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In the social world disruptions can be highly revealing about the rules and scripts we follow in everyday life. It is when things stop working as expected that we learn how flawed our initial assumptions were. Thus, while the financial crisis threatened to obliterate entire economies, for business school professors it offered an unprecedented (at least in their lifetime) opportunity to set their theories straight.

As the last rites for existing economic theory were being read, the world was crying out for a new, behavioural understanding of how markets work. Business school professors were ideally placed to provide this. Unlike economists, they do not look at the world through a rational actor lens. Nor do they treat organisations as black boxes.

To them, organisations are complex entities. Organisational behaviour is neither rational nor explained merely through a drive to maximise profits. Business school research is primarily behavioural. Rather than modelling hypothetical situations using over-simplistic assumptions, they work with empirical data from the “real world”.

With serious questions raised for economists, it was time that business schools took up the mantle of providing a new theoretical understanding of how markets work: an understanding grounded in behavioural and historical evidence, rather than untested assumptions. And yet, apart from a handful of individuals, within the management community there was little engagement with the financial crisis, a defining event of our time. As always business schools left the task of theory generation to colleagues in the economics department. Indeed, looking through top management journals, one would be forgiven for thinking that the financial crisis never happened.

There is much by way of theoretical insights for business schools to begin the formulation of a new theory of markets. They know, for example, how shifts in rhetoric can be instrumental in the acceptance of previously taboo notions.

Schools are also aware that the legitimisation and subsequent glamorisation of investment banking and trading probably contributed to the increase in credibility of the models that underpinned securitisation. Similarly, they have established that asset pricing is more an institutional phenomenon than a purely economic one. Being behaviouralists they understand exactly what Chuck Prince (former Citigroup chief executive) meant when he said: “As long as the music is playing, you’ve got to get up and dance.”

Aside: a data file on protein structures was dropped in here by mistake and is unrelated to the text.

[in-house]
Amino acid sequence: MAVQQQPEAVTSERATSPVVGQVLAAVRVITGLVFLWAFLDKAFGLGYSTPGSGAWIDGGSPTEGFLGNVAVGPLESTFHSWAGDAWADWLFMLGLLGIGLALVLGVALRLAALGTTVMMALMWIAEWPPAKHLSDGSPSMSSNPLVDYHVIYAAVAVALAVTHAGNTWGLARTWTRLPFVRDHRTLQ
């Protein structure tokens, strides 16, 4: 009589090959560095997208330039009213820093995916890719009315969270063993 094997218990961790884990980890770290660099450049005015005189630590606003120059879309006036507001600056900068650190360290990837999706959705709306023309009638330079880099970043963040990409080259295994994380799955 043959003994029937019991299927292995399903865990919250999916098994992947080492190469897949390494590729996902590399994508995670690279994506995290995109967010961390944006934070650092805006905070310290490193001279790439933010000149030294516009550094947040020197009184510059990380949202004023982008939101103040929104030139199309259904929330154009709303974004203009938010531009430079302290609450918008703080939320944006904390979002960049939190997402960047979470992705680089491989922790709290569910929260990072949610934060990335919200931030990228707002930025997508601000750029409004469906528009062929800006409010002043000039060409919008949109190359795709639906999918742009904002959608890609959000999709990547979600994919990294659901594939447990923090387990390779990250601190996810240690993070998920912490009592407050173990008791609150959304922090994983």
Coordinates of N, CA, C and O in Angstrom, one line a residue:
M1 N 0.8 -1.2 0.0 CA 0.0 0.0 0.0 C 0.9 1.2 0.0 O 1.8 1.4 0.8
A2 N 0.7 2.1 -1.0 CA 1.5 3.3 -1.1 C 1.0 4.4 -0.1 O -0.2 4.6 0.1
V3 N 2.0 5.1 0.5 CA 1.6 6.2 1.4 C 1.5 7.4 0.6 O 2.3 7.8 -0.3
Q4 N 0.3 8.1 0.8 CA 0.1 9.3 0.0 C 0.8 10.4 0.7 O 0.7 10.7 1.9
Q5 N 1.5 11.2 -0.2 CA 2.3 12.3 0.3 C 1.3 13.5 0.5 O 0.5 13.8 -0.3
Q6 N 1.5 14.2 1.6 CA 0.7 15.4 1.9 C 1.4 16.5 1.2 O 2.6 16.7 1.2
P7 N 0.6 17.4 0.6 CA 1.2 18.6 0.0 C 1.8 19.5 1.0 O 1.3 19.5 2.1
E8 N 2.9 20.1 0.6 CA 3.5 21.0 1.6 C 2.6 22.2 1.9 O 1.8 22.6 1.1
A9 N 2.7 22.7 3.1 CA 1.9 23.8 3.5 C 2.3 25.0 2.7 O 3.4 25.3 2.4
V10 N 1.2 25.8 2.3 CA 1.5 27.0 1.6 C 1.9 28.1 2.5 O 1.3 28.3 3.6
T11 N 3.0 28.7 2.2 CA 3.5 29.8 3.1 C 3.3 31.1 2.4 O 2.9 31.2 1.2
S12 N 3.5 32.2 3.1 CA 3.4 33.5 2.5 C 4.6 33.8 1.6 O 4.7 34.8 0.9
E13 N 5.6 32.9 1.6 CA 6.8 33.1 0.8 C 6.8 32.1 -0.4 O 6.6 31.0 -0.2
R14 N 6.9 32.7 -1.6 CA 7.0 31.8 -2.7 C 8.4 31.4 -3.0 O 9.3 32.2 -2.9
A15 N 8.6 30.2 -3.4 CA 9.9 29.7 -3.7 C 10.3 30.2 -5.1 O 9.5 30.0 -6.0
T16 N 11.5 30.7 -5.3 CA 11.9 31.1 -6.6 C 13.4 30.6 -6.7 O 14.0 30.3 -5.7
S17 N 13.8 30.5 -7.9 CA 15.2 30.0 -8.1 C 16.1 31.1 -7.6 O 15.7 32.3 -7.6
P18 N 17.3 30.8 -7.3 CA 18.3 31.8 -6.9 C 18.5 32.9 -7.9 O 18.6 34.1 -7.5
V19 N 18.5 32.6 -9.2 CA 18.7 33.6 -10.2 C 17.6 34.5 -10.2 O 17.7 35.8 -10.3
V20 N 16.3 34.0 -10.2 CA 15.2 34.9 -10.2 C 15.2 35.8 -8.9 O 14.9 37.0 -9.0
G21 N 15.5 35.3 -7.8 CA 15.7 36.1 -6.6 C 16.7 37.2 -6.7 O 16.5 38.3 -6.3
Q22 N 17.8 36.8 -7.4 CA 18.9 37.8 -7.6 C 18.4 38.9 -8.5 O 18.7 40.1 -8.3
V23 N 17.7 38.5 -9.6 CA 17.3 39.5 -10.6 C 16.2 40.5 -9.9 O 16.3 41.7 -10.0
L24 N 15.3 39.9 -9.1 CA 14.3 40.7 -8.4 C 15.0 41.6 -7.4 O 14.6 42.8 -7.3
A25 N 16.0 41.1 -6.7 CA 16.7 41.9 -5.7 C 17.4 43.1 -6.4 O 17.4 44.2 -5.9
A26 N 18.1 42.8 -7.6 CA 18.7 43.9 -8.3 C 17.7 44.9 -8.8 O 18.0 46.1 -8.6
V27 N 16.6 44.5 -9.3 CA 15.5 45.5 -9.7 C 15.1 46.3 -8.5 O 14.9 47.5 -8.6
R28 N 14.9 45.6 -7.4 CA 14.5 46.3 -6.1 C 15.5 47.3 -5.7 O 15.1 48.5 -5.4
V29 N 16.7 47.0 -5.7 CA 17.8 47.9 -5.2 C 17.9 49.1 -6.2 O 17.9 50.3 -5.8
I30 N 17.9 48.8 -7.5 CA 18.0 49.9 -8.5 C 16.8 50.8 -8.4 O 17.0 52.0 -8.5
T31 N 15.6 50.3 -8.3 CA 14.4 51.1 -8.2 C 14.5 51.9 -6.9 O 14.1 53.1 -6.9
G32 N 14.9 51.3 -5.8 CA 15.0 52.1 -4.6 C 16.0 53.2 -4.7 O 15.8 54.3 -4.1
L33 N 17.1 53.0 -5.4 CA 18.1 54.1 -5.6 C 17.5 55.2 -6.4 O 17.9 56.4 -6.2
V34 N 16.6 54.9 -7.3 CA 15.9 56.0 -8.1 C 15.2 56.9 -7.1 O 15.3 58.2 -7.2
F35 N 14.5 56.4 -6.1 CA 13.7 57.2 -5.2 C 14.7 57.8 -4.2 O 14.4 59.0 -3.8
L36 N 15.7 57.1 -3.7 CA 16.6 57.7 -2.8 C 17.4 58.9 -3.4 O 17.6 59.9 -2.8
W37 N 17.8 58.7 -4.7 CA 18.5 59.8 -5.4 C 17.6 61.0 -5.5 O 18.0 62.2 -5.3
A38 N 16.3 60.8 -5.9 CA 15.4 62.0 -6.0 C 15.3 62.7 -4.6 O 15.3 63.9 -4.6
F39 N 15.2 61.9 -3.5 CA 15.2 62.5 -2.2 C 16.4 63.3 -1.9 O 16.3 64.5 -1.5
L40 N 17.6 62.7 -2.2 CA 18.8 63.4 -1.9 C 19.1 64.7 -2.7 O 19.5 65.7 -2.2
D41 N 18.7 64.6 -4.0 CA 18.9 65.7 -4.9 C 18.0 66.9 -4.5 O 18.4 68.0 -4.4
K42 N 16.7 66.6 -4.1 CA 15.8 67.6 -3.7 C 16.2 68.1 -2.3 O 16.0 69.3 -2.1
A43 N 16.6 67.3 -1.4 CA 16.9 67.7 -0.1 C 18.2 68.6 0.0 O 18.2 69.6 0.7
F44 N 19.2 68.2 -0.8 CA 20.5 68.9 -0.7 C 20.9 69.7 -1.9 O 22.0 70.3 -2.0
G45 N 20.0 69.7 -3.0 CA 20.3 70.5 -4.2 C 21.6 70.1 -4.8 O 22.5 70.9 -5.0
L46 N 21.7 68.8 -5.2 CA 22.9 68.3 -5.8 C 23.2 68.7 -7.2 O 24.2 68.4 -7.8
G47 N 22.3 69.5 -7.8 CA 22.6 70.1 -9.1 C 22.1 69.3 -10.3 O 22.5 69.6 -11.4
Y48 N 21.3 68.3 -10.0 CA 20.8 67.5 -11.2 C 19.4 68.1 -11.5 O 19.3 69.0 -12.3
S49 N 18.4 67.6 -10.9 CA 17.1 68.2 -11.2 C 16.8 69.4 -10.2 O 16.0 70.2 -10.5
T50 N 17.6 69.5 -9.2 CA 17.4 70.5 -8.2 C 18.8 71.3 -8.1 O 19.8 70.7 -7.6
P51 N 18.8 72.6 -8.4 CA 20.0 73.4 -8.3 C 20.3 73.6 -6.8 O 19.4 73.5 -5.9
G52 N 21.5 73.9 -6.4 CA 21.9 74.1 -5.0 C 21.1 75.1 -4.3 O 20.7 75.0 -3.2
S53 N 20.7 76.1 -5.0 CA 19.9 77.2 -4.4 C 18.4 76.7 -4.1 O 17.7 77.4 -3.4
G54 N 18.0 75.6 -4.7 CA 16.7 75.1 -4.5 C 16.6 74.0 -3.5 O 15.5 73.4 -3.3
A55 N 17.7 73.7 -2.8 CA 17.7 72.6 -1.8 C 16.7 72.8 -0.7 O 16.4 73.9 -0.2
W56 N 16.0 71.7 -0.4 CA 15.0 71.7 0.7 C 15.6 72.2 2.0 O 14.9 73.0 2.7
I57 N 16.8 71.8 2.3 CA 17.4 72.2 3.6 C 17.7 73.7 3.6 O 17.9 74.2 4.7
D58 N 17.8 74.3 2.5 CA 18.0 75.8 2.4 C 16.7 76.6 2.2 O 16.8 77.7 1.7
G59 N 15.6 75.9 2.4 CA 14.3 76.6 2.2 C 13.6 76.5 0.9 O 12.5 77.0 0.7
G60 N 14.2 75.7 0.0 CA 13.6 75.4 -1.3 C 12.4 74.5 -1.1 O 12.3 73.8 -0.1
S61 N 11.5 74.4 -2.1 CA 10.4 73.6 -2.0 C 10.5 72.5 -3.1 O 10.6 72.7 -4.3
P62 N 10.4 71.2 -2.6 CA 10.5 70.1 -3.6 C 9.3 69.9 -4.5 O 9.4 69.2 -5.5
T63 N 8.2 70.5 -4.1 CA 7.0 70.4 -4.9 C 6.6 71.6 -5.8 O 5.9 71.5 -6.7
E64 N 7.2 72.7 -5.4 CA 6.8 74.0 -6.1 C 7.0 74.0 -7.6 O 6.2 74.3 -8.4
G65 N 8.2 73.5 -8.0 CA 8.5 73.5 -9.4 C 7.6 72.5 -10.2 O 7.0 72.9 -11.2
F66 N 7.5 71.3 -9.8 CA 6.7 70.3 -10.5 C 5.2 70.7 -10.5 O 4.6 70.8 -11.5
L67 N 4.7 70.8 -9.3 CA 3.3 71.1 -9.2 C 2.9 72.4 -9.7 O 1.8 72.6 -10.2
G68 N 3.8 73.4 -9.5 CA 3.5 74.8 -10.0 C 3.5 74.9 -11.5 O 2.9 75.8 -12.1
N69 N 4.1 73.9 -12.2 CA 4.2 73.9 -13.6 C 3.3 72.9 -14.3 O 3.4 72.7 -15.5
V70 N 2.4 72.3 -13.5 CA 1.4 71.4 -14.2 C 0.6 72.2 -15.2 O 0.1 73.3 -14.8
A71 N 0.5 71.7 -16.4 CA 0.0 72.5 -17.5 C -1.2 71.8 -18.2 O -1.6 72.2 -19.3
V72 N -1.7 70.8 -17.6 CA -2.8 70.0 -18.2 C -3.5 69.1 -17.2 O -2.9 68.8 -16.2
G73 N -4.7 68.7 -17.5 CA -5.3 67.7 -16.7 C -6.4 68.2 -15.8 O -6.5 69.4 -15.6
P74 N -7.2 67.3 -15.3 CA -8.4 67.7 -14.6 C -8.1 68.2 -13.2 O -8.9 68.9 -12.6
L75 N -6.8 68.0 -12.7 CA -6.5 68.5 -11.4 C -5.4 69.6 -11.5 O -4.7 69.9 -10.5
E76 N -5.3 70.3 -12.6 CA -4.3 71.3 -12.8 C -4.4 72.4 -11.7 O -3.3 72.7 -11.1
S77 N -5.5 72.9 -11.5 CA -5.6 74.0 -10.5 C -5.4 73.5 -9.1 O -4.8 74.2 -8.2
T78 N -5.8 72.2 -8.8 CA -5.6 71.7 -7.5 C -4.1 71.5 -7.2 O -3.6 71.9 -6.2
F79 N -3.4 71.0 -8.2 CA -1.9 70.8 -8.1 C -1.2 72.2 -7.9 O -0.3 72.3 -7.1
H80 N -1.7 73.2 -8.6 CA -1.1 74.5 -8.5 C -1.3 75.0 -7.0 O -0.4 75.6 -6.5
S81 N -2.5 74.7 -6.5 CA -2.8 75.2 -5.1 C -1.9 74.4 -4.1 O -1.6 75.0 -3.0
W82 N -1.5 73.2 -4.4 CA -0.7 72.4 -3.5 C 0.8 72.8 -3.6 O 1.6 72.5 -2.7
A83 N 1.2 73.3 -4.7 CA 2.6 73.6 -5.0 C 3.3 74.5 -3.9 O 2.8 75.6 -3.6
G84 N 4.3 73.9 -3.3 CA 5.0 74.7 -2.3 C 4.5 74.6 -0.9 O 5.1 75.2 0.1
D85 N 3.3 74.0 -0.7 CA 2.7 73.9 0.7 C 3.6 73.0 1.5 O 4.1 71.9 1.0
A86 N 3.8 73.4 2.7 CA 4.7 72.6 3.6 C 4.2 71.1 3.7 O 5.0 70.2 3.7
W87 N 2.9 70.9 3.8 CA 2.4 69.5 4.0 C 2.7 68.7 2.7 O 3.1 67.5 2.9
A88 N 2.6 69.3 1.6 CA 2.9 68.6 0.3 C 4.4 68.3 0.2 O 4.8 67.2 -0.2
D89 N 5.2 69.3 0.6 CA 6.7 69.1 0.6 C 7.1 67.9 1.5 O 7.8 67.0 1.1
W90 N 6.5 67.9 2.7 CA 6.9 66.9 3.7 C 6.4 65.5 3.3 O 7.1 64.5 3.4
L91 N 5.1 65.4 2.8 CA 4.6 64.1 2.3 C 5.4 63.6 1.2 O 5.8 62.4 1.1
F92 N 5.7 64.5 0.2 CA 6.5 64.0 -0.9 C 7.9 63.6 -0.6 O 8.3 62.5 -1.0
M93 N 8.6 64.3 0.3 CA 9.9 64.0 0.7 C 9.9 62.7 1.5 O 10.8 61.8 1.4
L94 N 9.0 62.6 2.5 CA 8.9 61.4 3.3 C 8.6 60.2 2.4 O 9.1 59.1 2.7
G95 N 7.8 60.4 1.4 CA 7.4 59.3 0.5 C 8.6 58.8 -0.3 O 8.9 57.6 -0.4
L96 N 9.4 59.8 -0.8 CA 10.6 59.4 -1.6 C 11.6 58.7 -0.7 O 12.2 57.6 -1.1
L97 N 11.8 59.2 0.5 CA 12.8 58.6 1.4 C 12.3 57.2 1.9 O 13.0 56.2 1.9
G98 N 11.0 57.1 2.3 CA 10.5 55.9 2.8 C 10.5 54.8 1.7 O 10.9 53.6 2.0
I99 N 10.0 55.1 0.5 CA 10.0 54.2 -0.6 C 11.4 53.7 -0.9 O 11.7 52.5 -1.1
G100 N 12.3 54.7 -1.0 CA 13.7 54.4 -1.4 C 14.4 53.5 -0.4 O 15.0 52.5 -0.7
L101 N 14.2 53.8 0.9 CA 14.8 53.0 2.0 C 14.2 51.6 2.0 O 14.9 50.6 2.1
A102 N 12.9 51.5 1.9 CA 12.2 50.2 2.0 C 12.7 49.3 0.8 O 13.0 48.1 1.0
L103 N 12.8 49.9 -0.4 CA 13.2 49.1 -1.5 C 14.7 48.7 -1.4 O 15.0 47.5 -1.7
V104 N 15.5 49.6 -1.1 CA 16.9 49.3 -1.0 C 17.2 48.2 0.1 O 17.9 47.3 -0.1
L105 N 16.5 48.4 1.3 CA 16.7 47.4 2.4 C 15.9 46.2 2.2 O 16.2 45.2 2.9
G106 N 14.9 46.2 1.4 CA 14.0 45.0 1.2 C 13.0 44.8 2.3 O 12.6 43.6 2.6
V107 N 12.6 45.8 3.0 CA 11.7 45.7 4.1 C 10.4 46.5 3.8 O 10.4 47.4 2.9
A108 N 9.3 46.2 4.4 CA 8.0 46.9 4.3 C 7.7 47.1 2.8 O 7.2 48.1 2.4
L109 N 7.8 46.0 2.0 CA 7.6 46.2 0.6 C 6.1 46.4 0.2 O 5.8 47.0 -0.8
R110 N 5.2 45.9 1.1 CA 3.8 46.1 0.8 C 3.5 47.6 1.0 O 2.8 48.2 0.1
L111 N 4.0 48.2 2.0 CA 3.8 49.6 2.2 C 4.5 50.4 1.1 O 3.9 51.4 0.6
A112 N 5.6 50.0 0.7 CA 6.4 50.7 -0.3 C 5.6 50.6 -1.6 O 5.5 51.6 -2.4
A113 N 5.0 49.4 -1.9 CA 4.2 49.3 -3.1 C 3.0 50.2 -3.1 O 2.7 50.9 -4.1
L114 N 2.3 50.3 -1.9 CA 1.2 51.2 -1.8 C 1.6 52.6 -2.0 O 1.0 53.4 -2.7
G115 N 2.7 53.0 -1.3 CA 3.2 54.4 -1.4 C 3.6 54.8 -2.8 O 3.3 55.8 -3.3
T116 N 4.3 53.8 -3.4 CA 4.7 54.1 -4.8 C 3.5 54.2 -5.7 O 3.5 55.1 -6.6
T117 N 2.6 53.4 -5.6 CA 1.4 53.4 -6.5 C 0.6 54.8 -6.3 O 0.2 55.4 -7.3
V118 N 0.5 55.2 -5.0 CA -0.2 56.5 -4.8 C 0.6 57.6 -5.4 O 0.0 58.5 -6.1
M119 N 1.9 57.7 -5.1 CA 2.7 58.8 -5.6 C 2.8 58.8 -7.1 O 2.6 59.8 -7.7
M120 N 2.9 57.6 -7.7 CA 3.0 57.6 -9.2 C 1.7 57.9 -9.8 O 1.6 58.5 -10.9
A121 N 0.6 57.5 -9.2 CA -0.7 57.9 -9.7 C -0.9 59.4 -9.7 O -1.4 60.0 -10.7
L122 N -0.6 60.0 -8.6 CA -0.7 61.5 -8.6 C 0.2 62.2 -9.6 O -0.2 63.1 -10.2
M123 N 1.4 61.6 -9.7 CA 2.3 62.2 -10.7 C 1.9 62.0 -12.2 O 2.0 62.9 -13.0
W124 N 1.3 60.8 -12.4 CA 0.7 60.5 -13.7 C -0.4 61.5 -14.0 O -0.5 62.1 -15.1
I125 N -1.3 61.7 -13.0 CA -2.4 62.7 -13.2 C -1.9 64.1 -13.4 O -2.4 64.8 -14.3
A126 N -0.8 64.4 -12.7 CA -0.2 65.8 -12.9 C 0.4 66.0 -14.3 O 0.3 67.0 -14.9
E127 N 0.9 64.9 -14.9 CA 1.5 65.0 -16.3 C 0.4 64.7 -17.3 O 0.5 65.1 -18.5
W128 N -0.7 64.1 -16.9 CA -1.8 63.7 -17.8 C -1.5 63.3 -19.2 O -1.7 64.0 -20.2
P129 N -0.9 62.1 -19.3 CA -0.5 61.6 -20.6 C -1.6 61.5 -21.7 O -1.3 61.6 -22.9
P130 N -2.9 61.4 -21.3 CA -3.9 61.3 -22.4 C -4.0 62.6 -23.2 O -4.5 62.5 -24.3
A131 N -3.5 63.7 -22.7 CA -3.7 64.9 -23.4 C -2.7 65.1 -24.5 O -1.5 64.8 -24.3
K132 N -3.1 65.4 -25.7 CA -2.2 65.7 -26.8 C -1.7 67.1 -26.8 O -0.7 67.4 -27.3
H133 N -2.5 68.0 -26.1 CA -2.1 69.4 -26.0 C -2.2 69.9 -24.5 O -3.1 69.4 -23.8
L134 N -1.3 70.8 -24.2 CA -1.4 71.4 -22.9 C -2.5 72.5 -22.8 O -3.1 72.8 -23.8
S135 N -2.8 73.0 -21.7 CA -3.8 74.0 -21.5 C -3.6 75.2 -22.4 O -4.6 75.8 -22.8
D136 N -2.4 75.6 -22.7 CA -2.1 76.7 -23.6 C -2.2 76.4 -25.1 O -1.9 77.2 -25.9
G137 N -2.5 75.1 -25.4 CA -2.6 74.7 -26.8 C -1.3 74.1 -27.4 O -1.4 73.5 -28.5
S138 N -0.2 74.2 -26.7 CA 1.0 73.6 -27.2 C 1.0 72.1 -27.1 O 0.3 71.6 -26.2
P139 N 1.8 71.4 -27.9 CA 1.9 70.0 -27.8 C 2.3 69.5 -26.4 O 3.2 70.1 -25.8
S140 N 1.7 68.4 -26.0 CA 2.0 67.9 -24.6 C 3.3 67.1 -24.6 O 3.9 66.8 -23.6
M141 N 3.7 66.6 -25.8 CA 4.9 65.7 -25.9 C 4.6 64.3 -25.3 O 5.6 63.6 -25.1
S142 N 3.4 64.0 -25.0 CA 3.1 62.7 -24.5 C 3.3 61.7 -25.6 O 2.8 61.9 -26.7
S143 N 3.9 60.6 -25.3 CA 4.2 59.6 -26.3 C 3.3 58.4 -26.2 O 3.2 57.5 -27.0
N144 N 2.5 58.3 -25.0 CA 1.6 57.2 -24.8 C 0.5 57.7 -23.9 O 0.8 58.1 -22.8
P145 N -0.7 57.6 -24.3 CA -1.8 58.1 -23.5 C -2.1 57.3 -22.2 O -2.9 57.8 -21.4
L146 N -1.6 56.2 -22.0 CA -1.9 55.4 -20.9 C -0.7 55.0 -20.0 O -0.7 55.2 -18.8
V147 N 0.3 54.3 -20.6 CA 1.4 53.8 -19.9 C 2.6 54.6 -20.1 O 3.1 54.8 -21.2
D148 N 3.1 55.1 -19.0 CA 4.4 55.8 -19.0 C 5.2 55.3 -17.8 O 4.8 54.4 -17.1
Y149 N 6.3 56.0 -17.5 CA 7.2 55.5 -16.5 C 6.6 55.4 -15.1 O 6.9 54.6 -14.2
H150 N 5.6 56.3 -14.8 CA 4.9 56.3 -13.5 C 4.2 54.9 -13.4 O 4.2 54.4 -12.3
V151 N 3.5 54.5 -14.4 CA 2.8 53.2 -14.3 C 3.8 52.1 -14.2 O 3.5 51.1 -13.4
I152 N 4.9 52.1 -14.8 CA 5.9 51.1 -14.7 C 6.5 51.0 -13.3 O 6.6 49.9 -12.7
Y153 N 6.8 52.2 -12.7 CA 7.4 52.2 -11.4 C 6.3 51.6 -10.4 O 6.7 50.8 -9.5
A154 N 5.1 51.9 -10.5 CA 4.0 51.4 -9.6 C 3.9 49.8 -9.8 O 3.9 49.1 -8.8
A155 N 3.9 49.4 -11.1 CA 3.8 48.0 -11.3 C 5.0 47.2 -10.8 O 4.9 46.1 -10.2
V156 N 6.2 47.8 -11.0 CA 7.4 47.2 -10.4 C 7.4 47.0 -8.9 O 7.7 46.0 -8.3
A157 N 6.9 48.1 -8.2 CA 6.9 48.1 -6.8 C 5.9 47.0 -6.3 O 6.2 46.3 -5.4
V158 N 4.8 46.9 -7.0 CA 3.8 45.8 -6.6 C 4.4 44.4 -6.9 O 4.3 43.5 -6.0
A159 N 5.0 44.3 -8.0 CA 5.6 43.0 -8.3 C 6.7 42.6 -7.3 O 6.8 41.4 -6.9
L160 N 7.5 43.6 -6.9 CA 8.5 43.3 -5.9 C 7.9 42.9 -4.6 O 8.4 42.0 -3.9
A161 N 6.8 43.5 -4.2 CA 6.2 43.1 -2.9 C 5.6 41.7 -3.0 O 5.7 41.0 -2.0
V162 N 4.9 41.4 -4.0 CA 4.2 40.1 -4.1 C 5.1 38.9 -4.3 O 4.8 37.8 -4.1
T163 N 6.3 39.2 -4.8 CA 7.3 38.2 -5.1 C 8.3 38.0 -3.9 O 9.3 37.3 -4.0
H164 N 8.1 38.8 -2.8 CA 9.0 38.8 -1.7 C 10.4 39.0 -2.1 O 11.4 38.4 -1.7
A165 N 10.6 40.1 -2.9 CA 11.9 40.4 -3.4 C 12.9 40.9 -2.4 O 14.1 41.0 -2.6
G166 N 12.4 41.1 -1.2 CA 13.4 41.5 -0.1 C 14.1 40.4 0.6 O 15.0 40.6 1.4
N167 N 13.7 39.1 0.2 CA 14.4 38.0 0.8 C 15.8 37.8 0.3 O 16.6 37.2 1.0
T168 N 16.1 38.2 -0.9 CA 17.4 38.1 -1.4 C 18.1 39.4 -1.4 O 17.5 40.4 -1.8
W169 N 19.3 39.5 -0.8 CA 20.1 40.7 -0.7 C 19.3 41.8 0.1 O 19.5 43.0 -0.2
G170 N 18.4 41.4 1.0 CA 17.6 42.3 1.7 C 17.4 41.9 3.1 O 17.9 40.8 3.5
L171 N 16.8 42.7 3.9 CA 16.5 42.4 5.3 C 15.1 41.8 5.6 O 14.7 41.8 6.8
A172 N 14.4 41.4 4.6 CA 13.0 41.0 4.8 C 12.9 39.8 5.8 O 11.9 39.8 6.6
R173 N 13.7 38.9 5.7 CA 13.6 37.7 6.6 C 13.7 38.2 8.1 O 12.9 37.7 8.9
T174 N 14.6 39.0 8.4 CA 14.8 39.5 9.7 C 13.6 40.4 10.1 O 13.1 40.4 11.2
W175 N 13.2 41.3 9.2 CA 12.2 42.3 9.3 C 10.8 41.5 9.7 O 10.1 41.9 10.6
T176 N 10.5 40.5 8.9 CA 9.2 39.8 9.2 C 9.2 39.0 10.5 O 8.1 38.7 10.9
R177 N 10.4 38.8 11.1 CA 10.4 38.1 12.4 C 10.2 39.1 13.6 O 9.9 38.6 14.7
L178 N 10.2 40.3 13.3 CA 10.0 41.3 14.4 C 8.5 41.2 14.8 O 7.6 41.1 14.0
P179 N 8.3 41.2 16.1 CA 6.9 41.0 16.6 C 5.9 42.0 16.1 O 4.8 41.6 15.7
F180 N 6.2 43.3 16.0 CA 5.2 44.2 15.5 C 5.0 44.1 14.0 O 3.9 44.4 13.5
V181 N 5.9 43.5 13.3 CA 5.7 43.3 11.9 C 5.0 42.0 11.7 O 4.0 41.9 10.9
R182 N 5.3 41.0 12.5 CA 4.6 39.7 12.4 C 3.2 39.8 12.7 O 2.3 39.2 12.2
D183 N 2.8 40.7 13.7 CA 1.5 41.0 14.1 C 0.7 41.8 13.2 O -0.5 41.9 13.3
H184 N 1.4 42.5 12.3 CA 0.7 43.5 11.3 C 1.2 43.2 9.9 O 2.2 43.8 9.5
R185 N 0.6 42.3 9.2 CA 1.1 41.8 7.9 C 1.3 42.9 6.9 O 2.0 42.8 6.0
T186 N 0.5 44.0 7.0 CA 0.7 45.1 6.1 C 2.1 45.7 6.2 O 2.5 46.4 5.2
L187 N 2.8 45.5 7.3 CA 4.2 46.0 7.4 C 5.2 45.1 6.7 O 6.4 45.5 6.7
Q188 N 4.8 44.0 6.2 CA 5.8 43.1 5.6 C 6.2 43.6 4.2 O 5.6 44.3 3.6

Perhaps most importantly, unlike economists, they are wary of aggregating micro-level behaviour to achieve macro understandings. Business school professors blend economic insights with sociological ones and combine the two with “real world” research. Throw in an awareness of business’s role in society and this all begins to form the basis of a much more useful understanding of markets.

Writing teaching cases on various managerial dilemmas that a particular investment bank faces is no longer enough. It is time to generate new theory, to re-examine taken-for-granted notions of “market failure”, throw out bits of theory that rely on now disproved assumptions and build instead on grounded, behavioural understandings of how markets function.

By choosing to ignore important dynamics around them and focusing on more abstract, often irrelevant empirical problems, business schools have chosen to be passengers rather than navigators on a ship that is looking increasingly vulnerable on the high seas. However, it is not too late for them to seize this opportunity and start laying the base for a more robust theory of markets, one based on actual, rather than expected behaviour.

The old map steeped in conventional economic theory is no longer reliable. Providing a new one that allows actors in the global economy to navigate better is a challenge up for grabs. If business schools do not take up this challenge they might be reduced to being cheerleaders for big business rather than scholars of it.

Kamal Munir is a reader in strategy and policy at Judge Business School, University of Cambridge. This article draws upon a forthcoming essay in the Journal of Management Inquiry

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